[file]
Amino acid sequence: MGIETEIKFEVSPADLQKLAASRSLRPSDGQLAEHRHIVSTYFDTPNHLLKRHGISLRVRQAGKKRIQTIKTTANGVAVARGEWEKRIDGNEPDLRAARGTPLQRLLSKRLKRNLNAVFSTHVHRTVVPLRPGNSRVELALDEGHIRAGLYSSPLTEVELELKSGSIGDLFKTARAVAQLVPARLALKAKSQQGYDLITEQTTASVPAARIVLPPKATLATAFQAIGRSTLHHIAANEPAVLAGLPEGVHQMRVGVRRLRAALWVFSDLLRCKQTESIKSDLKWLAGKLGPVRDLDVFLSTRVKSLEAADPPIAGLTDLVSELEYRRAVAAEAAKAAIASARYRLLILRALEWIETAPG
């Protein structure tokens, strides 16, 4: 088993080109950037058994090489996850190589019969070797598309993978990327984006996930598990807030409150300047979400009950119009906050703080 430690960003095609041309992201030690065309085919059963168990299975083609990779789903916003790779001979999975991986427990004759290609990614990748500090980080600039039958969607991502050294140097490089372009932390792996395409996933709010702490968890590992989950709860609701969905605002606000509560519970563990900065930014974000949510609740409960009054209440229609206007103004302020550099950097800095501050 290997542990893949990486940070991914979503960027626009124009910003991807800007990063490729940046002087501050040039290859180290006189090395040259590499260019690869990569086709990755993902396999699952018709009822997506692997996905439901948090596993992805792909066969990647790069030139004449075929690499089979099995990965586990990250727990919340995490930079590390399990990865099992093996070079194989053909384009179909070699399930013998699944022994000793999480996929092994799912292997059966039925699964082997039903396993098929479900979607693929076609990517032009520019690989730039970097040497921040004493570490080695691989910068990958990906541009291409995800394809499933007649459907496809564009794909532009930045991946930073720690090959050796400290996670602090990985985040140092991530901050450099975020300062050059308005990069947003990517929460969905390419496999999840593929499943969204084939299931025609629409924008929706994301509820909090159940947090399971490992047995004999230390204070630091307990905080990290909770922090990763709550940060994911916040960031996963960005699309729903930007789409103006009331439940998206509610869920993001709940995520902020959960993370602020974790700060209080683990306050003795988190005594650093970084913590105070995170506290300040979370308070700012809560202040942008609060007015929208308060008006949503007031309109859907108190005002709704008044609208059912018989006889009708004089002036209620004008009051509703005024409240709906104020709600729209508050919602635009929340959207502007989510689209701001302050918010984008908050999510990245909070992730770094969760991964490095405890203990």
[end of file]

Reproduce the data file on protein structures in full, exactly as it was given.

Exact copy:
Amino acid sequence: MGIETEIKFEVSPADLQKLAASRSLRPSDGQLAEHRHIVSTYFDTPNHLLKRHGISLRVRQAGKKRIQTIKTTANGVAVARGEWEKRIDGNEPDLRAARGTPLQRLLSKRLKRNLNAVFSTHVHRTVVPLRPGNSRVELALDEGHIRAGLYSSPLTEVELELKSGSIGDLFKTARAVAQLVPARLALKAKSQQGYDLITEQTTASVPAARIVLPPKATLATAFQAIGRSTLHHIAANEPAVLAGLPEGVHQMRVGVRRLRAALWVFSDLLRCKQTESIKSDLKWLAGKLGPVRDLDVFLSTRVKSLEAADPPIAGLTDLVSELEYRRAVAAEAAKAAIASARYRLLILRALEWIETAPG
């Protein structure tokens, strides 16, 4: 088993080109950037058994090489996850190589019969070797598309993978990327984006996930598990807030409150300047979400009950119009906050703080 430690960003095609041309992201030690065309085919059963168990299975083609990779789903916003790779001979999975991986427990004759290609990614990748500090980080600039039958969607991502050294140097490089372009932390792996395409996933709010702490968890590992989950709860609701969905605002606000509560519970563990900065930014974000949510609740409960009054209440229609206007103004302020550099950097800095501050 290997542990893949990486940070991914979503960027626009124009910003991807800007990063490729940046002087501050040039290859180290006189090395040259590499260019690869990569086709990755993902396999699952018709009822997506692997996905439901948090596993992805792909066969990647790069030139004449075929690499089979099995990965586990990250727990919340995490930079590390399990990865099992093996070079194989053909384009179909070699399930013998699944022994000793999480996929092994799912292997059966039925699964082997039903396993098929479900979607693929076609990517032009520019690989730039970097040497921040004493570490080695691989910068990958990906541009291409995800394809499933007649459907496809564009794909532009930045991946930073720690090959050796400290996670602090990985985040140092991530901050450099975020300062050059308005990069947003990517929460969905390419496999999840593929499943969204084939299931025609629409924008929706994301509820909090159940947090399971490992047995004999230390204070630091307990905080990290909770922090990763709550940060994911916040960031996963960005699309729903930007789409103006009331439940998206509610869920993001709940995520902020959960993370602020974790700060209080683990306050003795988190005594650093970084913590105070995170506290300040979370308070700012809560202040942008609060007015929208308060008006949503007031309109859907108190005002709704008044609208059912018989006889009708004089002036209620004008009051509703005024409240709906104020709600729209508050919602635009929340959207502007989510689209701001302050918010984008908050999510990245909070992730770094969760991964490095405890203990």